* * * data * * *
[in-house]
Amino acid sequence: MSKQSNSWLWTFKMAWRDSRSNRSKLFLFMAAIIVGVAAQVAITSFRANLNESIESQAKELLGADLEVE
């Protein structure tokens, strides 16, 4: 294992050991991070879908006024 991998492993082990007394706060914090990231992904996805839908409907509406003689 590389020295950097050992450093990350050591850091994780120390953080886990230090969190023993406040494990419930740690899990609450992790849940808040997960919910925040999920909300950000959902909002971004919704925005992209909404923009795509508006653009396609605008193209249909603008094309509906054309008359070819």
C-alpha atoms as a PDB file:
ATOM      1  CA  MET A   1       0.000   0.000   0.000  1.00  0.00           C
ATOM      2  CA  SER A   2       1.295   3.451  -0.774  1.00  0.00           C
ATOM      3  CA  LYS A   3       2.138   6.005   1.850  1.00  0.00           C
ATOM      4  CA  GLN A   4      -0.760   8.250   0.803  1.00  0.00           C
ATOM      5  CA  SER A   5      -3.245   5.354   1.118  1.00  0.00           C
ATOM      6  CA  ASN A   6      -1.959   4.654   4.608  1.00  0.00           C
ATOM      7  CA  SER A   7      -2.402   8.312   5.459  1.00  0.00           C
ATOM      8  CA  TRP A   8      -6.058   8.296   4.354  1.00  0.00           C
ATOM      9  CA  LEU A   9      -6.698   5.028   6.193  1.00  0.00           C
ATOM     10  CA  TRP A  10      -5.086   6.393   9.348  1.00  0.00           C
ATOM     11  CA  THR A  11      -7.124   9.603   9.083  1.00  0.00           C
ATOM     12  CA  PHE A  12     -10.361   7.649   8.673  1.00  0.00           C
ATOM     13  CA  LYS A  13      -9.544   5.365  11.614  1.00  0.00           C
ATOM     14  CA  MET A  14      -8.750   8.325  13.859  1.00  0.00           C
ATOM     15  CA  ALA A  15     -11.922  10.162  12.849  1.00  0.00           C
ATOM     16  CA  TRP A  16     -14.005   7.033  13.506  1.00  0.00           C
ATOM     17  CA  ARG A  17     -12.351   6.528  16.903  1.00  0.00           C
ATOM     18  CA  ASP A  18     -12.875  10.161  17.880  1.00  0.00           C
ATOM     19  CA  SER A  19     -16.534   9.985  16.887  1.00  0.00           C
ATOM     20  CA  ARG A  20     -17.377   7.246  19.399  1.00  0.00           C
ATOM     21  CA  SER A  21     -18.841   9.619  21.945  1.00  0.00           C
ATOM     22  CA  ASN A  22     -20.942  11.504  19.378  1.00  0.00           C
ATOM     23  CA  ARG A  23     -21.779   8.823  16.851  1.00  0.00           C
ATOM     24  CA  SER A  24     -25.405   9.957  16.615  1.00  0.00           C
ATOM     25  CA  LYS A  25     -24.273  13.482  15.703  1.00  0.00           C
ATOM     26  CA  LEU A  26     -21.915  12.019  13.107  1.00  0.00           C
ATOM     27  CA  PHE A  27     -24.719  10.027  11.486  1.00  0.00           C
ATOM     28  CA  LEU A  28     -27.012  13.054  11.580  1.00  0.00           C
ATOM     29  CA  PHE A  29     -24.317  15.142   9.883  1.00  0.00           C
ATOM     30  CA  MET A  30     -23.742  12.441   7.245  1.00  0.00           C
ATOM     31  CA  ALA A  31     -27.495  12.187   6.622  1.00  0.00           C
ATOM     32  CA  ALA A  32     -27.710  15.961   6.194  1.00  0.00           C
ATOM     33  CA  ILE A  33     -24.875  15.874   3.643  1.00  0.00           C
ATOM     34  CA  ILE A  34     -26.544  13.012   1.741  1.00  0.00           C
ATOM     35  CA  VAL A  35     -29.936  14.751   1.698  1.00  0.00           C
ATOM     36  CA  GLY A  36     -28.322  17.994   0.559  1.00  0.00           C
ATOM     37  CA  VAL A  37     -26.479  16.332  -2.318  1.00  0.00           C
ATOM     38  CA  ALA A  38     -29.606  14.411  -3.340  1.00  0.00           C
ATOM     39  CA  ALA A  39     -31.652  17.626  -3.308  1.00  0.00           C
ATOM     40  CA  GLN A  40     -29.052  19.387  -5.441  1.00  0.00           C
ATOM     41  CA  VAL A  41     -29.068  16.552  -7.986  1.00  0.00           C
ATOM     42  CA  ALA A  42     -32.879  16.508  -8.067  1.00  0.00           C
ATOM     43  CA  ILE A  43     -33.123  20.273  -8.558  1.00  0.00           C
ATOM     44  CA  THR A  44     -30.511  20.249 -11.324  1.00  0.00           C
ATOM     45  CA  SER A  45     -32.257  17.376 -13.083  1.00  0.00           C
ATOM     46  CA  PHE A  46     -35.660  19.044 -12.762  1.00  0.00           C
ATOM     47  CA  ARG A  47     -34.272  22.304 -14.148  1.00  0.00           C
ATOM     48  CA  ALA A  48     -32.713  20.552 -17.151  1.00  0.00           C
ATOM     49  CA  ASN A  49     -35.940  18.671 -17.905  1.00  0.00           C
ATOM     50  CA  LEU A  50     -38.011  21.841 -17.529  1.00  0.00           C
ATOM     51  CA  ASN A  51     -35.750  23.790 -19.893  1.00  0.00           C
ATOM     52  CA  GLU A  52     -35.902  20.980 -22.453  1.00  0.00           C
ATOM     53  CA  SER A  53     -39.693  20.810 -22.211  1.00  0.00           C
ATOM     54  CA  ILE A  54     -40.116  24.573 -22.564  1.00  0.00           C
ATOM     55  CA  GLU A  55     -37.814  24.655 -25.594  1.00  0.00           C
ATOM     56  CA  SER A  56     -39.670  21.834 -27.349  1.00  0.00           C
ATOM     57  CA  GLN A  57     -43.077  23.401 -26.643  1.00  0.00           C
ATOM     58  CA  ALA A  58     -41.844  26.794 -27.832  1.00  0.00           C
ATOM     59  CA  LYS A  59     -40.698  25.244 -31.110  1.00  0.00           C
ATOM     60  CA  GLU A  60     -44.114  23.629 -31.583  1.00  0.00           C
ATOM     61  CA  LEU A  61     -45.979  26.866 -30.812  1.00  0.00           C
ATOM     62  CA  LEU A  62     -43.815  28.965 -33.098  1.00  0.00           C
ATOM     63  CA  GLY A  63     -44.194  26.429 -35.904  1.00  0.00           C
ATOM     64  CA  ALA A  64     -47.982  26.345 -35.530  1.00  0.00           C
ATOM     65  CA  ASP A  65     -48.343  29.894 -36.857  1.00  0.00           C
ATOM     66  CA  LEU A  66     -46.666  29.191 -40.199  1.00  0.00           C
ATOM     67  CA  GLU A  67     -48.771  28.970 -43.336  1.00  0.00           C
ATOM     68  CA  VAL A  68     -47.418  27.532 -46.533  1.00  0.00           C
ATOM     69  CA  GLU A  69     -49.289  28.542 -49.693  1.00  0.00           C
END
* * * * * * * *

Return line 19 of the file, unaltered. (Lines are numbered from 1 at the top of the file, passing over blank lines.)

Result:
ATOM     15  CA  ALA A  15     -11.922  10.162  12.849  1.00  0.00           C